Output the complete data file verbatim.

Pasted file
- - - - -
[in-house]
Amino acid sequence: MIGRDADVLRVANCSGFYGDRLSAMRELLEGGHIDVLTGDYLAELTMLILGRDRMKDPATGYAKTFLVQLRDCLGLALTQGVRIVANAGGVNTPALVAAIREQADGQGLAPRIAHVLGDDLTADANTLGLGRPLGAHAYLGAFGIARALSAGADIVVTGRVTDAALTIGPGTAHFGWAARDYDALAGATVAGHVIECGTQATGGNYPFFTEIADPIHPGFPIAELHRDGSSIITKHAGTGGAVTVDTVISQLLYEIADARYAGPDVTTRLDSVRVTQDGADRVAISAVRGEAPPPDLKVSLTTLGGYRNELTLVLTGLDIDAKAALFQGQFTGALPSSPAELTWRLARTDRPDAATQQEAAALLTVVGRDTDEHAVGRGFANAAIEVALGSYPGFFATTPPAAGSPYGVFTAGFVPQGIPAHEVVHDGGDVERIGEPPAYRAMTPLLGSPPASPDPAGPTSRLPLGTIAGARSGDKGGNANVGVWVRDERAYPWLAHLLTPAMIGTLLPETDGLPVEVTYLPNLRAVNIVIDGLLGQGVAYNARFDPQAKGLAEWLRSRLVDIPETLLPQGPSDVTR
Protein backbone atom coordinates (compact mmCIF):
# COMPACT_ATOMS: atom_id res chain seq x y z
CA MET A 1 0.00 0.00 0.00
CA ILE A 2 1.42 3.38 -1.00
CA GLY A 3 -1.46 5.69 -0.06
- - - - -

[in-house]
Amino acid sequence: MIGRDADVLRVANCSGFYGDRLSAMRELLEGGHIDVLTGDYLAELTMLILGRDRMKDPATGYAKTFLVQLRDCLGLALTQGVRIVANAGGVNTPALVAAIREQADGQGLAPRIAHVLGDDLTADANTLGLGRPLGAHAYLGAFGIARALSAGADIVVTGRVTDAALTIGPGTAHFGWAARDYDALAGATVAGHVIECGTQATGGNYPFFTEIADPIHPGFPIAELHRDGSSIITKHAGTGGAVTVDTVISQLLYEIADARYAGPDVTTRLDSVRVTQDGADRVAISAVRGEAPPPDLKVSLTTLGGYRNELTLVLTGLDIDAKAALFQGQFTGALPSSPAELTWRLARTDRPDAATQQEAAALLTVVGRDTDEHAVGRGFANAAIEVALGSYPGFFATTPPAAGSPYGVFTAGFVPQGIPAHEVVHDGGDVERIGEPPAYRAMTPLLGSPPASPDPAGPTSRLPLGTIAGARSGDKGGNANVGVWVRDERAYPWLAHLLTPAMIGTLLPETDGLPVEVTYLPNLRAVNIVIDGLLGQGVAYNARFDPQAKGLAEWLRSRLVDIPETLLPQGPSDVTR
Protein backbone atom coordinates (compact mmCIF):
# COMPACT_ATOMS: atom_id res chain seq x y z
CA MET A 1 0.00 0.00 0.00
CA ILE A 2 1.42 3.38 -1.00
CA GLY A 3 -1.46 5.69 -0.06